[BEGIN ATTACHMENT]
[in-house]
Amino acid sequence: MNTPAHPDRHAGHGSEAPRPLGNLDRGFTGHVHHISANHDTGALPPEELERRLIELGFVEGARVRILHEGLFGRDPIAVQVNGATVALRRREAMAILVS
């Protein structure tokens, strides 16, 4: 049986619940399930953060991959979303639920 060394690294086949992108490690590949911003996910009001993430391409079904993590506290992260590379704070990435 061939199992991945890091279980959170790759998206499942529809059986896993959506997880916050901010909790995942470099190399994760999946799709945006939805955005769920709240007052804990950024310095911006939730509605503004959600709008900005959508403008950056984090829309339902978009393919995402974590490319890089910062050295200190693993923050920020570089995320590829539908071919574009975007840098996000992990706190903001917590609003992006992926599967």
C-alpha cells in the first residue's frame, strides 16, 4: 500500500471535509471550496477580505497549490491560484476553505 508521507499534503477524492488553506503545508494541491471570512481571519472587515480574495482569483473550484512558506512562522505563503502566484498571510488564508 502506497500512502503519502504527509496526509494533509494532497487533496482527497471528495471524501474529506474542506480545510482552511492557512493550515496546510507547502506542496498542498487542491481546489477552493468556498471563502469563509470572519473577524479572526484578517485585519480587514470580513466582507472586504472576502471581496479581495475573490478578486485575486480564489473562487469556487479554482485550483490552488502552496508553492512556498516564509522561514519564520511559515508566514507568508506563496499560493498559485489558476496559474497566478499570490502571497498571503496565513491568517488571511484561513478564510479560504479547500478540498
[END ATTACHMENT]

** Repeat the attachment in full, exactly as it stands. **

[in-house]
Amino acid sequence: MNTPAHPDRHAGHGSEAPRPLGNLDRGFTGHVHHISANHDTGALPPEELERRLIELGFVEGARVRILHEGLFGRDPIAVQVNGATVALRRREAMAILVS
């Protein structure tokens, strides 16, 4: 049986619940399930953060991959979303639920 060394690294086949992108490690590949911003996910009001993430391409079904993590506290992260590379704070990435 061939199992991945890091279980959170790759998206499942529809059986896993959506997880916050901010909790995942470099190399994760999946799709945006939805955005769920709240007052804990950024310095911006939730509605503004959600709008900005959508403008950056984090829309339902978009393919995402974590490319890089910062050295200190693993923050920020570089995320590829539908071919574009975007840098996000992990706190903001917590609003992006992926599967």
C-alpha cells in the first residue's frame, strides 16, 4: 500500500471535509471550496477580505497549490491560484476553505 508521507499534503477524492488553506503545508494541491471570512481571519472587515480574495482569483473550484512558506512562522505563503502566484498571510488564508 502506497500512502503519502504527509496526509494533509494532497487533496482527497471528495471524501474529506474542506480545510482552511492557512493550515496546510507547502506542496498542498487542491481546489477552493468556498471563502469563509470572519473577524479572526484578517485585519480587514470580513466582507472586504472576502471581496479581495475573490478578486485575486480564489473562487469556487479554482485550483490552488502552496508553492512556498516564509522561514519564520511559515508566514507568508506563496499560493498559485489558476496559474497566478499570490502571497498571503496565513491568517488571511484561513478564510479560504479547500478540498